Limiting Environmental Liability Through Audits

Violations of environmental law, even seemingly minor violations, can have major impacts on a business. Violations cannot only tarnish the public image of a company, but an enforcement action can also subject the business to significant legal liability. Violations involving releases may result in agency demands for investigation and remediation both on site and off site. If a company is later the subject of an acquisition, past environmental violations must be disclosed to the acquiring entity.

Federal and state environmental agencies may seek to impose administrative or civil penalties for noncompliance. The Minnesota Pollution Control Agency (MPCA) has the authority to seek civil penalties of up to $10,000 per day per violation.  If a case involves hazardous waste violations, penalties may be up to $25,000 per day per violation. The MPCA may seek a negotiated settlement through a Stipulation Agreement or seek court-ordered penalties. The MPCA may unilaterally issue an Administrative Penalty Order (APO) where it may assess a penalty of up to $20,000 for violations and order the regulated party to take corrective actions.

In many instances businesses may not pay close attention to compliance requirements. Given the complexity of environmental laws and regulations, despite their best efforts companies may fall short of full compliance. As noted above, minor violations, when missed, can quickly become more substantial and expose businesses to negative publicity, liability, and drawn-out legal actions. The MPCA’s Environmental Audit Program (Audit Program) may be a good solution for a business that is unsure if it has, or suspects that it may have, environmental violations.

The MPCA’s Audit Program allows a business to discover and correct violations before those violations become substantial and extremely costly. To participate in the Audit Program, a business must conduct an environmental audit or hire an outside firm to conduct the audit. Forty-five days after conducting the audit the business must submit a report to the MPCA summarizing the results. After the report is submitted, the business has 90 days to correct the identified issues or submit a performance schedule to the MPCA.

Generally, if a minor violation is disclosed under the Audit Program and corrected within 90 days, there will be no penalty for the violation. Taking part in Audit Program has two major benefits for businesses. First, concerns can be identified promptly and will likely not turn into a major environmental issue with all of the attached costs. Second, the business will in most cases be able to avoid paying any penalty for the minor violation. However, there are potential risks for participating in Audit Program. If the MPCA determines that the violation provided the business with “a substantial economic benefit, which gives the violator a clear advantage over its competitors,” an enforcement action can be started based on the violations disclosed in the audit.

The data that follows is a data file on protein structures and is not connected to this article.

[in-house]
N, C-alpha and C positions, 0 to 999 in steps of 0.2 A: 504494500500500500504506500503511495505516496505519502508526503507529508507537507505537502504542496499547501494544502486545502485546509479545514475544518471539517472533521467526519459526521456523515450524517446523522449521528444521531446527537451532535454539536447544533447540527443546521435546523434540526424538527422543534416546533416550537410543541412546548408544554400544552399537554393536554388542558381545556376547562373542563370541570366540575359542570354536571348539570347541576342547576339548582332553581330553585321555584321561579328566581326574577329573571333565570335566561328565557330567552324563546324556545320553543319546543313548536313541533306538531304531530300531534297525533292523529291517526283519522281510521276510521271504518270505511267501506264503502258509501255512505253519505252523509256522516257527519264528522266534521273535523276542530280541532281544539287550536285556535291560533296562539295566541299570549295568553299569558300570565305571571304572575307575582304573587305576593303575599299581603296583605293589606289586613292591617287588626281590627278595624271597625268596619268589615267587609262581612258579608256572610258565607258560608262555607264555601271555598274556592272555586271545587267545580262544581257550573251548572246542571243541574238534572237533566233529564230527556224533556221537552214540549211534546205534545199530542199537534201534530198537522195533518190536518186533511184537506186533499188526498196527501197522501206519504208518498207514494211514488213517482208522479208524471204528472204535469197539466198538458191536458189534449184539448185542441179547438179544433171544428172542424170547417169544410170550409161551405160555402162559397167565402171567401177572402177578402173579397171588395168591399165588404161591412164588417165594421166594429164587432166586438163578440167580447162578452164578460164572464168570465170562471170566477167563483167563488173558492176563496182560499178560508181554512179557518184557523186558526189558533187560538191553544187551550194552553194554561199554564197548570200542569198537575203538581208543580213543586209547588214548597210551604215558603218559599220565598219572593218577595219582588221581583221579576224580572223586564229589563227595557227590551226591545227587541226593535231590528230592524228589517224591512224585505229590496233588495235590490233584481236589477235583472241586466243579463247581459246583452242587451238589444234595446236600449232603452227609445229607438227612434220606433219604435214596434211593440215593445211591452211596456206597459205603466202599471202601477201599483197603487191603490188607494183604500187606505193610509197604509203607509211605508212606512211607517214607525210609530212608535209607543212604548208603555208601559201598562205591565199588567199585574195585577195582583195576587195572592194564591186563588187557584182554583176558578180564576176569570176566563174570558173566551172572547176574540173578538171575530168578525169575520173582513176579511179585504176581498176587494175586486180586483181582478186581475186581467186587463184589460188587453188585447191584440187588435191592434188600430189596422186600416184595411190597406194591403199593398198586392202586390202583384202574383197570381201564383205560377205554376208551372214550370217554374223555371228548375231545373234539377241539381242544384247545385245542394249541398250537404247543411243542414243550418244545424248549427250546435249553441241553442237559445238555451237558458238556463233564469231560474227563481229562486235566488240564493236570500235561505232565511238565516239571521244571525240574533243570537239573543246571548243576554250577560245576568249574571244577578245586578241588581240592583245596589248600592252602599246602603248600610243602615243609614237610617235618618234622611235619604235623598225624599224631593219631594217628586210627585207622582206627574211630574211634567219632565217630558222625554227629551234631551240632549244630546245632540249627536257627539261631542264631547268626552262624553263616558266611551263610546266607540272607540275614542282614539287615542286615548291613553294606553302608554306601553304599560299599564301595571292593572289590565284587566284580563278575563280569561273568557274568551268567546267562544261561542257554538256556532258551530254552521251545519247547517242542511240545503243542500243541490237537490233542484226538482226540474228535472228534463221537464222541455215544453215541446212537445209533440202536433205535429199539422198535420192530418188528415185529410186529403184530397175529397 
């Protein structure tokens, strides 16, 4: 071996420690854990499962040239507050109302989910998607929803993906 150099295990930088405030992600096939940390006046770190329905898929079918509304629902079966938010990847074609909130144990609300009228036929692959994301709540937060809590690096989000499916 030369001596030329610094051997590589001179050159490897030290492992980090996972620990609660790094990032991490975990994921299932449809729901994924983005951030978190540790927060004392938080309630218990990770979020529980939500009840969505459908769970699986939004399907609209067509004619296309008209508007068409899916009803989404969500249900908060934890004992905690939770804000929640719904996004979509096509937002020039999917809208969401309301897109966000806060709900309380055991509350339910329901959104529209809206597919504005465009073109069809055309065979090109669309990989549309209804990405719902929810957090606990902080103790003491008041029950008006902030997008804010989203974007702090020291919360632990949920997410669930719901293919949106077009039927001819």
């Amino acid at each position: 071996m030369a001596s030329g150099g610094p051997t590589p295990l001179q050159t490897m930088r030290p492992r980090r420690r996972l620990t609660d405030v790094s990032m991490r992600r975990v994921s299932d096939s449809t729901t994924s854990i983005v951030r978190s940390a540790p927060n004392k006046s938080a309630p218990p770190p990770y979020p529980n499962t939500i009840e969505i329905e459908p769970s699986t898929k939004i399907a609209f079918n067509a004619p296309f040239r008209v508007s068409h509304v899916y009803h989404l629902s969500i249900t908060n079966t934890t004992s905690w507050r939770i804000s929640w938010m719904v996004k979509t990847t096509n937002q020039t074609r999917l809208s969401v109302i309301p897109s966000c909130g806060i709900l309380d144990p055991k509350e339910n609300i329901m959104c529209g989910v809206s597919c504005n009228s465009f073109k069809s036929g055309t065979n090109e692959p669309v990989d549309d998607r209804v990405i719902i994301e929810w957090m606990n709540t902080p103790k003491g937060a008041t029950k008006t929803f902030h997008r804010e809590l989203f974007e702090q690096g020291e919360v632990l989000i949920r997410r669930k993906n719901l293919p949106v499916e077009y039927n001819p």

Confidentiality is a major concern for most businesses when deciding whether to disclose a violation to a government agency. However, with the Audit Program, confidentiality, while still a concern, is less of a concern than with other disclosures to government agencies. First and foremost, the MPCA is generally not entitled to a copy of the audit unless there is probable cause that a crime occurred. Second, additional confidentiality protections can be put into place in advance of the audit using attorney-client privilege to protect disclosure of confidential elements of an audit report.

Finally, if a business decides to participate in the Audit Program, successfully completes an audit, and conducts any required cleanup, it can be awarded the Minnesota Green Star certificate. The business can then display this emblem for two years, which indicates to the public and potential customers the business’s commitment to the environment.

The U.S. Environmental Protection Agency (EPA) has similar audit programs where companies without a history of violations may be eligible for audit protection provided they meet certain criteria. Given the eligibility criteria and the potential for disclosure of violations, it is prudent to consult with an attorney before undertaking an audit.

At Hessian & McKasy, our environmental lawyers assist clients on a range of environmental issues including permitting and enforcement matters. We have worked with many clients to develop environmental management programs to audit compliance. Members of the Hessian & McKasy Environmental Law Practice Group, including Practice Chair Joseph Maternowski, are involved with the defense of enforcement of all other environmental regulations.

Please see the disclaimer at the bottom of this page for limitations on this blog.

For additional information please contact:

Joseph G. Maternowski

Hessian & McKasy, PA

Work:  612-746-5754


Please Note Disclaimer Found at Top Right of Our Website, Thank you